Monday, November 15, 2010

Walkers and cars clash on Brickell

On booming Brickell Avenue, pedestrians must dodge cars to get across the street, but a big state resurfacing project contemplates few improvements for them.


Along Miami's Brickell Avenue, a tower-lined urban boulevard booming with thousands of new office workers and condo residents, jaywalking and car-dodging is the order of the day -- and often the only convenient way to get across the busy street on foot.

The sight of people in business attire bushwhacking through the thickly planted median in the city's premier commercial district has become commonplace. Women pushing baby strollers must break into a jog to avoid onrushing autos. To get from bus stop to work, transit riders are often forced into the Brickell four-lane dash.

Don't blame the pedestrians, though.

According to city planners and elected officials, residents and activists, the reason is simple: Brickell Avenue, the spine of Miami's densest pedestrian district, lacks sufficient marked crosswalks and traffic signals.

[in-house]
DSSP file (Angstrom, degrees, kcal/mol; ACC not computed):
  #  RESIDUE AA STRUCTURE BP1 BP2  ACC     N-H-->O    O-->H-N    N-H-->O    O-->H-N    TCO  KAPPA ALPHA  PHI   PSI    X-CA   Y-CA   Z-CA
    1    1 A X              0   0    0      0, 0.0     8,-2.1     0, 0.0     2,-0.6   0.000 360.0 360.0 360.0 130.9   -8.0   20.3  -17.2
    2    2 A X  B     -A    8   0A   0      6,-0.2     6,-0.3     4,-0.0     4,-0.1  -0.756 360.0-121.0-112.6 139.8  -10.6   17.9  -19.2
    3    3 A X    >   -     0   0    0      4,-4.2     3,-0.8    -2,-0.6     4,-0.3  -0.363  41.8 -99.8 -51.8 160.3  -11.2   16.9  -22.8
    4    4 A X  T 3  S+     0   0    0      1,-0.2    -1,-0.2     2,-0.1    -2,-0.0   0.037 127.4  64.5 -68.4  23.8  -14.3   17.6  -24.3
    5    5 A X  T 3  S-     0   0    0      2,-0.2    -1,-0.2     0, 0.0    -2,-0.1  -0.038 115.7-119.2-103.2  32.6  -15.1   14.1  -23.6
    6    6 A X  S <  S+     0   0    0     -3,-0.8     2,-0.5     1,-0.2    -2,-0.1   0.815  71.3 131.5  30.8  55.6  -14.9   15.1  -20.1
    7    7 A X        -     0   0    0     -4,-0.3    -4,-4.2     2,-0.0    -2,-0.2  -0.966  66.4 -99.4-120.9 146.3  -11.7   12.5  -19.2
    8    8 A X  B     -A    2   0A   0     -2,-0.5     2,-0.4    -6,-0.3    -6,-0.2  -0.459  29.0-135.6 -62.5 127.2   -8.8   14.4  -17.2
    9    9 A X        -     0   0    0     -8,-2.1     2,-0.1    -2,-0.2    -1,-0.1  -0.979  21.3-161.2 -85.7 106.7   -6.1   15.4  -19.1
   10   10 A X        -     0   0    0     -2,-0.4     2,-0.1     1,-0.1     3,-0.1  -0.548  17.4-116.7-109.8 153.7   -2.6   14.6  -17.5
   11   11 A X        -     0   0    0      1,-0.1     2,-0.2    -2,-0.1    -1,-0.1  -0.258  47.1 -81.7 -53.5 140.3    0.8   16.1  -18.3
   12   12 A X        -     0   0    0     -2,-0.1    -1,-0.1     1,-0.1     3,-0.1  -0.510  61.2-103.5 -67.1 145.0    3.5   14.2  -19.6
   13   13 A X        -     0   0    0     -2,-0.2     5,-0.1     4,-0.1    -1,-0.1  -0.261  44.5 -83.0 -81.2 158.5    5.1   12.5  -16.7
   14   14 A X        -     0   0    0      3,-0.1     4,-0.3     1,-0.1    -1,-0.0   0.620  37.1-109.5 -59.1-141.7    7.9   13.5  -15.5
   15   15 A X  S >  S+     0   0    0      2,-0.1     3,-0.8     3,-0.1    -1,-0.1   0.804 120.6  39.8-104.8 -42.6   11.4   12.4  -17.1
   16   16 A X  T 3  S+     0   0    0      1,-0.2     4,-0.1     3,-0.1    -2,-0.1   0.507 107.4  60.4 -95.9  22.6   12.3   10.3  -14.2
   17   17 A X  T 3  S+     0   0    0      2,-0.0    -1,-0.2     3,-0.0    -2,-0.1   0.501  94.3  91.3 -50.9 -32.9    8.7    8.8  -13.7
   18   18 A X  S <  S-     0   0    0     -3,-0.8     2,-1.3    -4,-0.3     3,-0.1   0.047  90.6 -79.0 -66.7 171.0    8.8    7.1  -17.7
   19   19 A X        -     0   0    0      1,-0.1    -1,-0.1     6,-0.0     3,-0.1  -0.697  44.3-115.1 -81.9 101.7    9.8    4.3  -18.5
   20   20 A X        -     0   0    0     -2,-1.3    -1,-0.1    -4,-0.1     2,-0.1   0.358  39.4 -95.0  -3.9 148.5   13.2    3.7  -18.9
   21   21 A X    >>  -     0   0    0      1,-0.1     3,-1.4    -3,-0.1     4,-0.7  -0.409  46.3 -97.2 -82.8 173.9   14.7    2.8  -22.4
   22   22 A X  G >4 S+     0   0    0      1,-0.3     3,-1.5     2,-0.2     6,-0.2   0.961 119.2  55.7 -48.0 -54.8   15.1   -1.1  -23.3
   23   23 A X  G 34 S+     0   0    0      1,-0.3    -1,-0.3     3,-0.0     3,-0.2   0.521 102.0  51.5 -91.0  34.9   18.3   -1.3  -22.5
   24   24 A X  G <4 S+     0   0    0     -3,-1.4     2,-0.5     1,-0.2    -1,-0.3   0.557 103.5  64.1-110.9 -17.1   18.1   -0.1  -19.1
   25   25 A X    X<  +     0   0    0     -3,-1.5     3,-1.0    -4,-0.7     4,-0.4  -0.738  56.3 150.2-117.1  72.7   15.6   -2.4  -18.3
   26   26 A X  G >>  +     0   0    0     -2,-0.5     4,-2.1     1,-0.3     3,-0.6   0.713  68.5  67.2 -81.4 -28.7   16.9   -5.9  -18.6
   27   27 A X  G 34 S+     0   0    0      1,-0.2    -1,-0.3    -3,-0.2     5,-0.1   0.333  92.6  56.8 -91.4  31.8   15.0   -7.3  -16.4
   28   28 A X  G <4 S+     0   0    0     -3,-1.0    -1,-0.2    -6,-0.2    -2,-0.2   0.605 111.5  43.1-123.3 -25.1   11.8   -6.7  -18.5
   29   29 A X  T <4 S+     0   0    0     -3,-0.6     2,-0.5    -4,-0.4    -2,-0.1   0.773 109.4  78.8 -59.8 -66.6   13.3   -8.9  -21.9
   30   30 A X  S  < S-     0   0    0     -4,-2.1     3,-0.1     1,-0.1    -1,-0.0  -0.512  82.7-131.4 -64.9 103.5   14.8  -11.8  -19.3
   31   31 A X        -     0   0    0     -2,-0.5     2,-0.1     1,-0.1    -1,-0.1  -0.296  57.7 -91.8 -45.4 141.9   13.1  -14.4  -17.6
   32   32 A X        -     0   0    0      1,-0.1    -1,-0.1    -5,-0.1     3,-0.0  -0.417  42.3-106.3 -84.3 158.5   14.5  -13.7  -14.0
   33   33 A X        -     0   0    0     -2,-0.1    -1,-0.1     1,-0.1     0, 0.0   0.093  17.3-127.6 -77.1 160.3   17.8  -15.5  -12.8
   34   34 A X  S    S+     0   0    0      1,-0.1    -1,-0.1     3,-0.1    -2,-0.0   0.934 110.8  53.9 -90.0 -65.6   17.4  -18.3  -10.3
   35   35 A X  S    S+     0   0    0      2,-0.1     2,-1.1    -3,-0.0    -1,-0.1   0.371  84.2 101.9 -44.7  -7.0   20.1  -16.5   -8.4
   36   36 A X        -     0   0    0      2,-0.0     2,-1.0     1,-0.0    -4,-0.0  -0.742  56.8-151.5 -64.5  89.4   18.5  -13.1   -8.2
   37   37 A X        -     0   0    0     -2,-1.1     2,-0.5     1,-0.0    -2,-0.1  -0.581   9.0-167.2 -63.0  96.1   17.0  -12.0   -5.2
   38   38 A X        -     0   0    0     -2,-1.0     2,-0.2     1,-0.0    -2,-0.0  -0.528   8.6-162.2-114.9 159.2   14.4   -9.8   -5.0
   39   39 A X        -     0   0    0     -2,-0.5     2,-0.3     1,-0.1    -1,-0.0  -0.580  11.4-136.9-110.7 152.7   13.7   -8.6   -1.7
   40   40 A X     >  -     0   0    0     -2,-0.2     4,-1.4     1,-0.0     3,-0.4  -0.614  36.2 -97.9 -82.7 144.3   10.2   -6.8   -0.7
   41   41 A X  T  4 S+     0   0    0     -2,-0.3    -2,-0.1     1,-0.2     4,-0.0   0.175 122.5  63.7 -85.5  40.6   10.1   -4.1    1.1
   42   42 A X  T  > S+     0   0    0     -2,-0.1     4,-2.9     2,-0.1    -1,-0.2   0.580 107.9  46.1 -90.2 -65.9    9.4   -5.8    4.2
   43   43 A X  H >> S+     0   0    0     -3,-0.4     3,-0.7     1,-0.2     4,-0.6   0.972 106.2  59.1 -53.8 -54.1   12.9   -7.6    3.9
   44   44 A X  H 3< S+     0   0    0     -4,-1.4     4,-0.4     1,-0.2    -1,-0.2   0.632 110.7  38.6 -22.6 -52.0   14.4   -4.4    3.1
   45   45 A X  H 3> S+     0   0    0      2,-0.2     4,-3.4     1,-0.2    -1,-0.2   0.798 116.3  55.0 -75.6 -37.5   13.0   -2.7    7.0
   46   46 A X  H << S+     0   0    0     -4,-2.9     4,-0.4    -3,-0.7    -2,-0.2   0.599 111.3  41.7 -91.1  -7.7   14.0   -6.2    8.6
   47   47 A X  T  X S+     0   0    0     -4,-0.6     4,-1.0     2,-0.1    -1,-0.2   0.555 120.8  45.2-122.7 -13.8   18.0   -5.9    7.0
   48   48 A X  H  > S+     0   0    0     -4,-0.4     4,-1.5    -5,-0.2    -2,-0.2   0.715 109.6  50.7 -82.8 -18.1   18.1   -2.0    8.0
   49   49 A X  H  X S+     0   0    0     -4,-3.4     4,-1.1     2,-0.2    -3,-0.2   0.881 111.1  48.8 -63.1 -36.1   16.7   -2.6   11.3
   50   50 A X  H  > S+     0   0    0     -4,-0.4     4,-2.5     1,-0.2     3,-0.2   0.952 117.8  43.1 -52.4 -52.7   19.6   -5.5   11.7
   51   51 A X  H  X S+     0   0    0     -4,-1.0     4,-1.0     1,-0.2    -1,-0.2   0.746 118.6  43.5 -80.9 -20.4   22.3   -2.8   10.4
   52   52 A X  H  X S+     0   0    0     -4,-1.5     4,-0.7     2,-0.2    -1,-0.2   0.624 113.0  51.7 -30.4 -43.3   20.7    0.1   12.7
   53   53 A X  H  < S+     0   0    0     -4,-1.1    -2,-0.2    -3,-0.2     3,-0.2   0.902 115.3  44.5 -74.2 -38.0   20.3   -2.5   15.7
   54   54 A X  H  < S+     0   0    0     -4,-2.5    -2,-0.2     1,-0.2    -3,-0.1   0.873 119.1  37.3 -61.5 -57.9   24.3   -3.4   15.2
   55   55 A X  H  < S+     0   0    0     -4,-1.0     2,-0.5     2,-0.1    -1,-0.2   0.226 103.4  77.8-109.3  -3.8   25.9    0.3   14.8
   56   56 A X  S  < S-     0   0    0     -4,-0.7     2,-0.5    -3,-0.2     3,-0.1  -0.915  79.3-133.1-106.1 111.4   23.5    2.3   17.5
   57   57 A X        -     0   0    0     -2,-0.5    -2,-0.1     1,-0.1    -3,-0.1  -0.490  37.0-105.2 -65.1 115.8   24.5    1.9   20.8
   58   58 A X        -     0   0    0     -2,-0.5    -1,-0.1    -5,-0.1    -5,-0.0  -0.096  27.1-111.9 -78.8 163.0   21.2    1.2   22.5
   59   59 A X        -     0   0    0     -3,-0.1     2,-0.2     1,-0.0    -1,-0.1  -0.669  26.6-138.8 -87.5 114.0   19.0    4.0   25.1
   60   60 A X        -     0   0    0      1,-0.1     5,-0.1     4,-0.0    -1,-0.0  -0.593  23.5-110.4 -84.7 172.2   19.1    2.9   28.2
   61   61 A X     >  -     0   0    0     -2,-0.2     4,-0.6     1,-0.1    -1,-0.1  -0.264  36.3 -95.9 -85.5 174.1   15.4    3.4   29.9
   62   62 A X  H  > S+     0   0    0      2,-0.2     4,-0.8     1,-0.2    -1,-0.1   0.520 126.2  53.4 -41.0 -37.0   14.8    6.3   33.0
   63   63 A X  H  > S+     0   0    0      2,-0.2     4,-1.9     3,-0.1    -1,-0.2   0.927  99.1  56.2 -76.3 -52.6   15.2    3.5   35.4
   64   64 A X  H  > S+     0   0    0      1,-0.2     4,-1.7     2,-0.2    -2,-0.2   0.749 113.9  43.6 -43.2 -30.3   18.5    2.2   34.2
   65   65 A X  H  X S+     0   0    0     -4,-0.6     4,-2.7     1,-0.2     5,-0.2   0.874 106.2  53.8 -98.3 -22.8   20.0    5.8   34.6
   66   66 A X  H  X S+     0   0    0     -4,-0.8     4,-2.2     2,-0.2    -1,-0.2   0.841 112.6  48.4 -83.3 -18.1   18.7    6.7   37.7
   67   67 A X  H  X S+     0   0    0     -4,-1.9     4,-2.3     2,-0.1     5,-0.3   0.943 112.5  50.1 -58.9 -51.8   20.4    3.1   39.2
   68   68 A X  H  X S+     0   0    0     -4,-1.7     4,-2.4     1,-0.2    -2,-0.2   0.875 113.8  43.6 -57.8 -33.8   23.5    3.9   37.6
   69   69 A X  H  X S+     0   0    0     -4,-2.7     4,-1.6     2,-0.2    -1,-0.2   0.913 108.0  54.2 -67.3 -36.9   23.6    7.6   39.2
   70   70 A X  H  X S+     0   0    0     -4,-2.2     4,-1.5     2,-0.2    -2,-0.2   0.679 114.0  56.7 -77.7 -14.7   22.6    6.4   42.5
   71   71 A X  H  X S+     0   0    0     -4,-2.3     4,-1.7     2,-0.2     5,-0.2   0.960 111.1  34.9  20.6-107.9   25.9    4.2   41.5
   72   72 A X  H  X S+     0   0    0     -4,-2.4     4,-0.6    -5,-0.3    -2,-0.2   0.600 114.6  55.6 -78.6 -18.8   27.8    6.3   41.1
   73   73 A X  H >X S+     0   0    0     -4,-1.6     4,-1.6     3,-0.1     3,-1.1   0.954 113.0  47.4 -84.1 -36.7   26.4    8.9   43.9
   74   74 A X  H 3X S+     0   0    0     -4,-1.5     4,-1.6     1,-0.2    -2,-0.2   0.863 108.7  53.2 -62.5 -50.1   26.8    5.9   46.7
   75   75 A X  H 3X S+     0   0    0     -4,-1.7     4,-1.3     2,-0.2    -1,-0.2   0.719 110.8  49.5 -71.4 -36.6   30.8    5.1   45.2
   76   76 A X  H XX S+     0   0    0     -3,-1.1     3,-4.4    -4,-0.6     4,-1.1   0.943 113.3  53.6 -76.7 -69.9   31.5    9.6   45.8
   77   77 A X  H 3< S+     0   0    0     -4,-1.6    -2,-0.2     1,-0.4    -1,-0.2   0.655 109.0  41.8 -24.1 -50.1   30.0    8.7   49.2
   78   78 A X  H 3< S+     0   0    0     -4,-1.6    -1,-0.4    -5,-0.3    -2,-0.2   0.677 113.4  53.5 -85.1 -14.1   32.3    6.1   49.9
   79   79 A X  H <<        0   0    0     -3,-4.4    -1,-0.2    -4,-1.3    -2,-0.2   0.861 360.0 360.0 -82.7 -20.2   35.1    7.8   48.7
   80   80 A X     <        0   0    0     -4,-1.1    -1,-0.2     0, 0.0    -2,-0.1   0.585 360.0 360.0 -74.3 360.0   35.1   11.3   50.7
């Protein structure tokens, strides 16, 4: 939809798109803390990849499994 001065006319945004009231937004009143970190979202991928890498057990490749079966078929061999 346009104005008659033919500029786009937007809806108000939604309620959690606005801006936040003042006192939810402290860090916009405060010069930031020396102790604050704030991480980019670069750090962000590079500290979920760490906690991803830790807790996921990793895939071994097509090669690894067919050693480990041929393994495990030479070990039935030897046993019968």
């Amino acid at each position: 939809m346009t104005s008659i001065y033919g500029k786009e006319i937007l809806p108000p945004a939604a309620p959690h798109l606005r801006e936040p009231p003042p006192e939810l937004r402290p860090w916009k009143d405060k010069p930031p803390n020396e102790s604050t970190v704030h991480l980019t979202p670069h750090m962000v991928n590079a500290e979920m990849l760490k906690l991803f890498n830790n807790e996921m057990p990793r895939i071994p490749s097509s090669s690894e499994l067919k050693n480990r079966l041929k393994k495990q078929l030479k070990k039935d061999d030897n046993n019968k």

But according to the Florida Department of Transportation and its traffic-engineering manuals, that's not reason enough to undertake substantial pedestrian-friendly changes on Brickell.

The rest of the story

People and most important, COMPANIES, look at livability when deciding where to locate their operations. Livability means having alternate forms of transportation. Good grief, especially in a climate that allows those alternate forms of transport to be utilized throughout the year! At some point, economic development folks should chime in on these types of issues.

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